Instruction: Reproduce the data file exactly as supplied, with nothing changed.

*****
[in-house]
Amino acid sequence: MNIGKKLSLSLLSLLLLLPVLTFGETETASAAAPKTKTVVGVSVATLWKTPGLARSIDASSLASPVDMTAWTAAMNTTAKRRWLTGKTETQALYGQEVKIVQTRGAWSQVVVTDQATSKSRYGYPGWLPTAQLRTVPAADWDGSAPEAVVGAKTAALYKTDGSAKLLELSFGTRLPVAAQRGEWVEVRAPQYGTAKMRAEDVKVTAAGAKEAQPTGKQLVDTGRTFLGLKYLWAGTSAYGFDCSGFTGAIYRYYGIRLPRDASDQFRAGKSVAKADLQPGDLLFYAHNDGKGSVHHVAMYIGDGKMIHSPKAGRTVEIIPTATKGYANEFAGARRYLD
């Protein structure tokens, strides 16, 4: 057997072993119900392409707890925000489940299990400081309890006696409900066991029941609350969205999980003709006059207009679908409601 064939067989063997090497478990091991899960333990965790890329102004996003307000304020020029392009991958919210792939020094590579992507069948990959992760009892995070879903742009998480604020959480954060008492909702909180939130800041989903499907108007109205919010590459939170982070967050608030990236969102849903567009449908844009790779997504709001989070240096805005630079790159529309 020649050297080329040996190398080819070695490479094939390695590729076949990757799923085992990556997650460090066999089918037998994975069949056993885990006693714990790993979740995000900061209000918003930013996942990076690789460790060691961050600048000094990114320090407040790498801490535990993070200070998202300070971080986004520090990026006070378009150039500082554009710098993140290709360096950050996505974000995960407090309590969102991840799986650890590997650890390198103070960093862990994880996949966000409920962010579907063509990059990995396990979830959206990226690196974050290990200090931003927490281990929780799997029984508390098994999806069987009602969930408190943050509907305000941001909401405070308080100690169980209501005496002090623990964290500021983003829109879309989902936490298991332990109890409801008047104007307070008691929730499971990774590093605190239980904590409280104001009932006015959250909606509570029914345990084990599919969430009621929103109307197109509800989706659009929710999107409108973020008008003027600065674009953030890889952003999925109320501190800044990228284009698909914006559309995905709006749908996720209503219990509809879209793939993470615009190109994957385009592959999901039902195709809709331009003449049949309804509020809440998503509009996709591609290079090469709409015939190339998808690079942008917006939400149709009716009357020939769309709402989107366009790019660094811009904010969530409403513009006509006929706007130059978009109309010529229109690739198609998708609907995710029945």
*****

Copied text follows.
[in-house]
Amino acid sequence: MNIGKKLSLSLLSLLLLLPVLTFGETETASAAAPKTKTVVGVSVATLWKTPGLARSIDASSLASPVDMTAWTAAMNTTAKRRWLTGKTETQALYGQEVKIVQTRGAWSQVVVTDQATSKSRYGYPGWLPTAQLRTVPAADWDGSAPEAVVGAKTAALYKTDGSAKLLELSFGTRLPVAAQRGEWVEVRAPQYGTAKMRAEDVKVTAAGAKEAQPTGKQLVDTGRTFLGLKYLWAGTSAYGFDCSGFTGAIYRYYGIRLPRDASDQFRAGKSVAKADLQPGDLLFYAHNDGKGSVHHVAMYIGDGKMIHSPKAGRTVEIIPTATKGYANEFAGARRYLD
């Protein structure tokens, strides 16, 4: 057997072993119900392409707890925000489940299990400081309890006696409900066991029941609350969205999980003709006059207009679908409601 064939067989063997090497478990091991899960333990965790890329102004996003307000304020020029392009991958919210792939020094590579992507069948990959992760009892995070879903742009998480604020959480954060008492909702909180939130800041989903499907108007109205919010590459939170982070967050608030990236969102849903567009449908844009790779997504709001989070240096805005630079790159529309 020649050297080329040996190398080819070695490479094939390695590729076949990757799923085992990556997650460090066999089918037998994975069949056993885990006693714990790993979740995000900061209000918003930013996942990076690789460790060691961050600048000094990114320090407040790498801490535990993070200070998202300070971080986004520090990026006070378009150039500082554009710098993140290709360096950050996505974000995960407090309590969102991840799986650890590997650890390198103070960093862990994880996949966000409920962010579907063509990059990995396990979830959206990226690196974050290990200090931003927490281990929780799997029984508390098994999806069987009602969930408190943050509907305000941001909401405070308080100690169980209501005496002090623990964290500021983003829109879309989902936490298991332990109890409801008047104007307070008691929730499971990774590093605190239980904590409280104001009932006015959250909606509570029914345990084990599919969430009621929103109307197109509800989706659009929710999107409108973020008008003027600065674009953030890889952003999925109320501190800044990228284009698909914006559309995905709006749908996720209503219990509809879209793939993470615009190109994957385009592959999901039902195709809709331009003449049949309804509020809440998503509009996709591609290079090469709409015939190339998808690079942008917006939400149709009716009357020939769309709402989107366009790019660094811009904010969530409403513009006509006929706007130059978009109309010529229109690739198609998708609907995710029945």